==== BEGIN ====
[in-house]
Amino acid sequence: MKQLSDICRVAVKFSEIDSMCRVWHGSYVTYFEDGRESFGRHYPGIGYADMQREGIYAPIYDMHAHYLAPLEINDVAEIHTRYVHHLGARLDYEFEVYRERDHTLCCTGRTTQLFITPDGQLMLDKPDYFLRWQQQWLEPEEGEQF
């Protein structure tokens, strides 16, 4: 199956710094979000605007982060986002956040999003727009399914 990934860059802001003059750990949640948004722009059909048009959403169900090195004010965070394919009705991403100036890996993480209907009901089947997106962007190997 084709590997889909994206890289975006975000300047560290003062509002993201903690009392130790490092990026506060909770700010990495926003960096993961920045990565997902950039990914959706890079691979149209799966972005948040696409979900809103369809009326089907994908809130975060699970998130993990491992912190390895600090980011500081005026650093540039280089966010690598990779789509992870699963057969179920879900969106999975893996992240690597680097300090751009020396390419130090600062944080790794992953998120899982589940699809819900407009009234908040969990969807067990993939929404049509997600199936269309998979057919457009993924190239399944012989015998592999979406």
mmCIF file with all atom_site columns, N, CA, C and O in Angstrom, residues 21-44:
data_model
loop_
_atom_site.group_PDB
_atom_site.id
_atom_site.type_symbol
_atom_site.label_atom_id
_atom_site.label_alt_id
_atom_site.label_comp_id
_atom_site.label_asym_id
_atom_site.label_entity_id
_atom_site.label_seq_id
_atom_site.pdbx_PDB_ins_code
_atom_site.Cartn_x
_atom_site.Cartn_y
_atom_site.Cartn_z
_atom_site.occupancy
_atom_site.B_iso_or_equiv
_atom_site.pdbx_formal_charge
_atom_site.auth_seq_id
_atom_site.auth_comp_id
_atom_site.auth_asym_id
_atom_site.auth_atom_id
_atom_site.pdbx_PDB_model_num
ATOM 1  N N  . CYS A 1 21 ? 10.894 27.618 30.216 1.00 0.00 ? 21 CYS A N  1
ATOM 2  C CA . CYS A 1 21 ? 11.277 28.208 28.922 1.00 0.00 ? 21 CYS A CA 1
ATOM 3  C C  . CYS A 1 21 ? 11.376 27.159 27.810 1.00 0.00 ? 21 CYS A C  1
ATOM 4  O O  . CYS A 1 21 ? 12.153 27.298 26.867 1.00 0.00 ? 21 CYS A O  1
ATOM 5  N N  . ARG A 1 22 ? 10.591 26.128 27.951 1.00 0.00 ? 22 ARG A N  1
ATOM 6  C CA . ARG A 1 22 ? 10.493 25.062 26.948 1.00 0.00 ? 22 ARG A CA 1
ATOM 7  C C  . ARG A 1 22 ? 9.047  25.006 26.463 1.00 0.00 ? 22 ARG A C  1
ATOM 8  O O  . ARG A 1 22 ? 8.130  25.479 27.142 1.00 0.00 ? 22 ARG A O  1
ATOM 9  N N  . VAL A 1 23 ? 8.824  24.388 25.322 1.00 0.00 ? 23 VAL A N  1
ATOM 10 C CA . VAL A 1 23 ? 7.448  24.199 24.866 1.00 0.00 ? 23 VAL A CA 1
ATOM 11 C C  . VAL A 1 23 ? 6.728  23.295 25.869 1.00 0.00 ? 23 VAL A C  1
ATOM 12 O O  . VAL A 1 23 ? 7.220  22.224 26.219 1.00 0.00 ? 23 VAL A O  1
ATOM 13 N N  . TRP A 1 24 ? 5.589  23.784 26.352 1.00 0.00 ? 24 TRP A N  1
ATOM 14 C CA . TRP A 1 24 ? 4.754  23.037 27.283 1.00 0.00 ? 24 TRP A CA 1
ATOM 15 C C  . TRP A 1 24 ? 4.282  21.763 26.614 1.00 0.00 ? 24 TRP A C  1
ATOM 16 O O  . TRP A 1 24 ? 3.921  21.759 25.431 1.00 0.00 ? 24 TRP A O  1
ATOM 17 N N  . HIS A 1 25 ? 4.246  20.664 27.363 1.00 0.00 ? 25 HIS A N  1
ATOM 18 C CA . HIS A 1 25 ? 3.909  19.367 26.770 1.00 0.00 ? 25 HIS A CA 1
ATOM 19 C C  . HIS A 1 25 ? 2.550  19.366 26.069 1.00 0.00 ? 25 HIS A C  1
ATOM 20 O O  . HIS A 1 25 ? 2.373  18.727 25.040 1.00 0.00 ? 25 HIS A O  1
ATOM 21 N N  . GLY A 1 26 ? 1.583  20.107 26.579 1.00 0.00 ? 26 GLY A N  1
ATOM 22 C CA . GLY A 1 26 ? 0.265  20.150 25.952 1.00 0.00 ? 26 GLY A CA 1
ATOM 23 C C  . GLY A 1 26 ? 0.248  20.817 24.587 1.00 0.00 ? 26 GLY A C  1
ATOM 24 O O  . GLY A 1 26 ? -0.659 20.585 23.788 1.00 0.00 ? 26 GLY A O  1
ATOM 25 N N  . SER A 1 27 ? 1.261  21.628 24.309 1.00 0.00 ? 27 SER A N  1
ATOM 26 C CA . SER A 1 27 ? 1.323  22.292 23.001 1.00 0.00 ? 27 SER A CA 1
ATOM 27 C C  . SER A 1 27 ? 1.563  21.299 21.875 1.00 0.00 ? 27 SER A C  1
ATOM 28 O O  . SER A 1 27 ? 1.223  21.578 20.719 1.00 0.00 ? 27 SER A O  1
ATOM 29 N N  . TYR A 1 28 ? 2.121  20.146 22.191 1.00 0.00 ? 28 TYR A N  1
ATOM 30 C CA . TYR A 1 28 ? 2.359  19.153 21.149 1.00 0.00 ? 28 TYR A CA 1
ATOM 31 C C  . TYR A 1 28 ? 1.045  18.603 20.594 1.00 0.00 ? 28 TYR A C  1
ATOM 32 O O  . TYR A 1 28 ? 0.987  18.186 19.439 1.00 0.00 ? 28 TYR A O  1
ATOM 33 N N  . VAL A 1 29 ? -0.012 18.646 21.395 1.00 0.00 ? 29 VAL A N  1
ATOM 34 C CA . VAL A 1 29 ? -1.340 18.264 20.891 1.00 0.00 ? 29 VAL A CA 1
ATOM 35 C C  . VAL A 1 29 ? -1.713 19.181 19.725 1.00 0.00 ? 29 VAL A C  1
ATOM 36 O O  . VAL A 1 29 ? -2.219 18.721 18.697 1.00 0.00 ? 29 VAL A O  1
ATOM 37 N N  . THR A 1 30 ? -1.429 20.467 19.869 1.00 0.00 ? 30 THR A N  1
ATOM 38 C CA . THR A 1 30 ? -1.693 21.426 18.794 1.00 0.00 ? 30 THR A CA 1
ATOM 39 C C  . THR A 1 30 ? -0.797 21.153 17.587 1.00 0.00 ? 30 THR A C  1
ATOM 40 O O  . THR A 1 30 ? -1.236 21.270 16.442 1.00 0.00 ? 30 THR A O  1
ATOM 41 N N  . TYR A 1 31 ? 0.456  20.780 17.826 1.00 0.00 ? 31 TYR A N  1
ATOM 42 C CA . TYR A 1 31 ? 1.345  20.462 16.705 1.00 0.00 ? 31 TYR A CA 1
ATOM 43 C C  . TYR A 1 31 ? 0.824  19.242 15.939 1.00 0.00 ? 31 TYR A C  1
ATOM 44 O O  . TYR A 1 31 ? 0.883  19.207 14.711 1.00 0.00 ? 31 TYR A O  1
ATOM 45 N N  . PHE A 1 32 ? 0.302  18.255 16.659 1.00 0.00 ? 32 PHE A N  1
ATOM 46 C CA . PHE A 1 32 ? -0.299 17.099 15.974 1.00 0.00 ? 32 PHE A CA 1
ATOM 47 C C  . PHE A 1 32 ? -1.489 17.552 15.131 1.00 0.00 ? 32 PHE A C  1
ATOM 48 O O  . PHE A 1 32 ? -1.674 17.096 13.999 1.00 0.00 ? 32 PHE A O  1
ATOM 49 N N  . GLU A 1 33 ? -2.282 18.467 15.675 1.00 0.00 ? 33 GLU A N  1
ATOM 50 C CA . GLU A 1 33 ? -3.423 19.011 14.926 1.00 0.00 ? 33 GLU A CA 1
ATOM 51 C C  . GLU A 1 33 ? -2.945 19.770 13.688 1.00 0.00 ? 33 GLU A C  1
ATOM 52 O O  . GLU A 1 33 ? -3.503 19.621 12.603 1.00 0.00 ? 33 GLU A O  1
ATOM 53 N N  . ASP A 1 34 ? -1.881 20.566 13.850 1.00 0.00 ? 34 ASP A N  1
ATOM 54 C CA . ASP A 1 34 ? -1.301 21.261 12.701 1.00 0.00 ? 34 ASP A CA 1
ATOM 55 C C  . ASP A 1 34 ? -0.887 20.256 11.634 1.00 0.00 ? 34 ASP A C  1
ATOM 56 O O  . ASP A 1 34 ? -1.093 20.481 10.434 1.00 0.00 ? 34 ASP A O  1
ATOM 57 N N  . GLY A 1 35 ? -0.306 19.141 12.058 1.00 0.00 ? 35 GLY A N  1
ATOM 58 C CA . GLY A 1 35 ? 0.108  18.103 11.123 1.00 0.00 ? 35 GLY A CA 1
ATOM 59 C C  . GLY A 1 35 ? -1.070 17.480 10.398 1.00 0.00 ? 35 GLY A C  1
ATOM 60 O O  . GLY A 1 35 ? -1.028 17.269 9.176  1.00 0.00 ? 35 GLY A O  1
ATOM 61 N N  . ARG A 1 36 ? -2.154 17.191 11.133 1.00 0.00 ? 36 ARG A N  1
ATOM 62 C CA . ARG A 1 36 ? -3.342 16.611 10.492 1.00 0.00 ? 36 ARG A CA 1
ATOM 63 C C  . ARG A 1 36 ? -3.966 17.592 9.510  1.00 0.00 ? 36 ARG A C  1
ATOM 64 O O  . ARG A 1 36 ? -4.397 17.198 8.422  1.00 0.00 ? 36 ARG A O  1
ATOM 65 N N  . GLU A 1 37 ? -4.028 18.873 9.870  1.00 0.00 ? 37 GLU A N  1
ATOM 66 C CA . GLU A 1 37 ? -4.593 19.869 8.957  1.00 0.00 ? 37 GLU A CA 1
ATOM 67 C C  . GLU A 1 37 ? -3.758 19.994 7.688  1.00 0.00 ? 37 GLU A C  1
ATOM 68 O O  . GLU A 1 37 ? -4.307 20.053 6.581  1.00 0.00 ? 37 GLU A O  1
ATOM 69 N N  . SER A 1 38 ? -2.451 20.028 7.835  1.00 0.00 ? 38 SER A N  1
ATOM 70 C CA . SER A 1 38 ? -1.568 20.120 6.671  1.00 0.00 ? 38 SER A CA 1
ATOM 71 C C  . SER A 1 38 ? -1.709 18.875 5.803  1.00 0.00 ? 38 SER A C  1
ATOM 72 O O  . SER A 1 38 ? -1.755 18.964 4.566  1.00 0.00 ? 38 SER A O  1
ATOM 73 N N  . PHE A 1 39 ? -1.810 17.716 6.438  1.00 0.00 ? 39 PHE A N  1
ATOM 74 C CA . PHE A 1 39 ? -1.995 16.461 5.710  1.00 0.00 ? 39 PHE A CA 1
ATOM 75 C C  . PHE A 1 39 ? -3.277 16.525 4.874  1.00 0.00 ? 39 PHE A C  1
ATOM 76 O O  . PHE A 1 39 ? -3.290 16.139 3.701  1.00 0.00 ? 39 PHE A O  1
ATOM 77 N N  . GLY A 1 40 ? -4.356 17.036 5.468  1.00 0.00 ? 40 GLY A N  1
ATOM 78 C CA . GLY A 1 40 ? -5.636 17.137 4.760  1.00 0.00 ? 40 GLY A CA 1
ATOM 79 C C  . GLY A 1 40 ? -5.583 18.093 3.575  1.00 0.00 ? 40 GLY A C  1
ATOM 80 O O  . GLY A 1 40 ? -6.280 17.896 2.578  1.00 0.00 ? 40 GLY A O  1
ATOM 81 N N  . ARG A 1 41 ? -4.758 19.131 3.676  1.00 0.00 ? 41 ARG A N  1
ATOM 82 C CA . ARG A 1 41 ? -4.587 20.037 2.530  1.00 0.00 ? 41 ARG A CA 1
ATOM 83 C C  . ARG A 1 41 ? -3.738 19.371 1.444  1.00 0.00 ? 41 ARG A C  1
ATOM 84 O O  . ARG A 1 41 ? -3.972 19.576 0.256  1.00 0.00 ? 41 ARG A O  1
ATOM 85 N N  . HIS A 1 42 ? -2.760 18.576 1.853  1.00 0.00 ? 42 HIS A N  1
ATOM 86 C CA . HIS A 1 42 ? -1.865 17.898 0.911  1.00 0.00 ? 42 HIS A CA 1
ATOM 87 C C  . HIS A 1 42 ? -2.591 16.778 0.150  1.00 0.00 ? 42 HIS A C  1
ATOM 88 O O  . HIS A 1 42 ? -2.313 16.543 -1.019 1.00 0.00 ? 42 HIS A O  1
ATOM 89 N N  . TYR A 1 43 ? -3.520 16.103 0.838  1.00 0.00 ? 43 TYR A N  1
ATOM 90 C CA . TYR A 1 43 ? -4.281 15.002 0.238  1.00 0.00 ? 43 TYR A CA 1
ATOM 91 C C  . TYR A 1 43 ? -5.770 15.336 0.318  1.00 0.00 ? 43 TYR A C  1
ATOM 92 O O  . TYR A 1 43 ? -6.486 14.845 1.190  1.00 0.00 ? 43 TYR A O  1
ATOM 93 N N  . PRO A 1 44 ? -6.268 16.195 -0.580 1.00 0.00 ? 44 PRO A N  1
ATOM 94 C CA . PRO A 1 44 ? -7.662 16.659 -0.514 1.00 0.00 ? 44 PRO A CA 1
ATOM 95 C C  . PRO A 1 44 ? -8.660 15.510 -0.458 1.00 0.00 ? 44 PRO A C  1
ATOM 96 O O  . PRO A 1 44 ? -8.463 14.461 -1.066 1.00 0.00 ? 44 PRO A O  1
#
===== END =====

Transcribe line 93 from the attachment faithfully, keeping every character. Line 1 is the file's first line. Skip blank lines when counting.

ATOM 66 C CA . GLU A 1 37 ? -4.593 19.869 8.957  1.00 0.00 ? 37 GLU A CA 1